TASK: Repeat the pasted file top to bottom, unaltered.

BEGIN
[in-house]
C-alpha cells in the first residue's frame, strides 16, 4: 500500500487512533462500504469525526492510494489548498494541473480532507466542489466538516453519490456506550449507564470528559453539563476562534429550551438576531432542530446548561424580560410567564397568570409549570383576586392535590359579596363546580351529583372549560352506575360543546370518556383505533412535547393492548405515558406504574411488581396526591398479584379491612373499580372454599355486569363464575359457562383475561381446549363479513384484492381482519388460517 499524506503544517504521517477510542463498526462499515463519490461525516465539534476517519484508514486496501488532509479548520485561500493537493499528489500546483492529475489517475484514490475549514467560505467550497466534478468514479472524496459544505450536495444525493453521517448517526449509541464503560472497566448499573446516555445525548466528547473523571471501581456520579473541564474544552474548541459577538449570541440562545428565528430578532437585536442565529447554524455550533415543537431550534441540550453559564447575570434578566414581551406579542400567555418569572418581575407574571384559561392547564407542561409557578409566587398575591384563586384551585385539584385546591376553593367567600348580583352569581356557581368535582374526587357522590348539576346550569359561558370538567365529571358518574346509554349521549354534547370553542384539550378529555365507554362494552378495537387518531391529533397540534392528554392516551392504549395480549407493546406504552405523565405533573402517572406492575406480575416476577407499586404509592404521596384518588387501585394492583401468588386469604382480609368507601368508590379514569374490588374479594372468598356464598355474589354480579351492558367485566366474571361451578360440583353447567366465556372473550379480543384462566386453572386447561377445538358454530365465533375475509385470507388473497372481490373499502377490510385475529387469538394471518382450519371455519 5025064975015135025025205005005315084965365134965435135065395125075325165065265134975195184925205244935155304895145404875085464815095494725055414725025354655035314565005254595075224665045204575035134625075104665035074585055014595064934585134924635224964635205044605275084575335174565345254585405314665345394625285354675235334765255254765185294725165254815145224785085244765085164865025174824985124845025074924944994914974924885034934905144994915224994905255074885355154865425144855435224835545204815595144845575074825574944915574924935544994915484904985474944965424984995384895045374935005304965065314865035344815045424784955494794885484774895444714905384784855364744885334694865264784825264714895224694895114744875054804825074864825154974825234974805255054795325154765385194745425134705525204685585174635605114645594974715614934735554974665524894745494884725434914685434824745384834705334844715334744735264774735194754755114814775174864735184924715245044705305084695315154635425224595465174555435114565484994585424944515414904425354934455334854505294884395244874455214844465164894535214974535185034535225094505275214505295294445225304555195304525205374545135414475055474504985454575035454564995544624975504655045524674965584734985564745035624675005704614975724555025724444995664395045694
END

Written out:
[in-house]
C-alpha cells in the first residue's frame, strides 16, 4: 500500500487512533462500504469525526492510494489548498494541473480532507466542489466538516453519490456506550449507564470528559453539563476562534429550551438576531432542530446548561424580560410567564397568570409549570383576586392535590359579596363546580351529583372549560352506575360543546370518556383505533412535547393492548405515558406504574411488581396526591398479584379491612373499580372454599355486569363464575359457562383475561381446549363479513384484492381482519388460517 499524506503544517504521517477510542463498526462499515463519490461525516465539534476517519484508514486496501488532509479548520485561500493537493499528489500546483492529475489517475484514490475549514467560505467550497466534478468514479472524496459544505450536495444525493453521517448517526449509541464503560472497566448499573446516555445525548466528547473523571471501581456520579473541564474544552474548541459577538449570541440562545428565528430578532437585536442565529447554524455550533415543537431550534441540550453559564447575570434578566414581551406579542400567555418569572418581575407574571384559561392547564407542561409557578409566587398575591384563586384551585385539584385546591376553593367567600348580583352569581356557581368535582374526587357522590348539576346550569359561558370538567365529571358518574346509554349521549354534547370553542384539550378529555365507554362494552378495537387518531391529533397540534392528554392516551392504549395480549407493546406504552405523565405533573402517572406492575406480575416476577407499586404509592404521596384518588387501585394492583401468588386469604382480609368507601368508590379514569374490588374479594372468598356464598355474589354480579351492558367485566366474571361451578360440583353447567366465556372473550379480543384462566386453572386447561377445538358454530365465533375475509385470507388473497372481490373499502377490510385475529387469538394471518382450519371455519 5025064975015135025025205005005315084965365134965435135065395125075325165065265134975195184925205244935155304895145404875085464815095494725055414725025354655035314565005254595075224665045204575035134625075104665035074585055014595064934585134924635224964635205044605275084575335174565345254585405314665345394625285354675235334765255254765185294725165254815145224785085244765085164865025174824985124845025074924944994914974924885034934905144994915224994905255074885355154865425144855435224835545204815595144845575074825574944915574924935544994915484904985474944965424984995384895045374935005304965065314865035344815045424784955494794885484774895444714905384784855364744885334694865264784825264714895224694895114744875054804825074864825154974825234974805255054795325154765385194745425134705525204685585174635605114645594974715614934735554974665524894745494884725434914685434824745384834705334844715334744735264774735194754755114814775174864735184924715245044705305084695315154635425224595465174555435114565484994585424944515414904425354934455334854505294884395244874455214844465164894535214974535185034535225094505275214505295294445225304555195304525205374545135414475055474504985454575035454564995544624975504655045524674965584734985564745035624675005704614975724555025724444995664395045694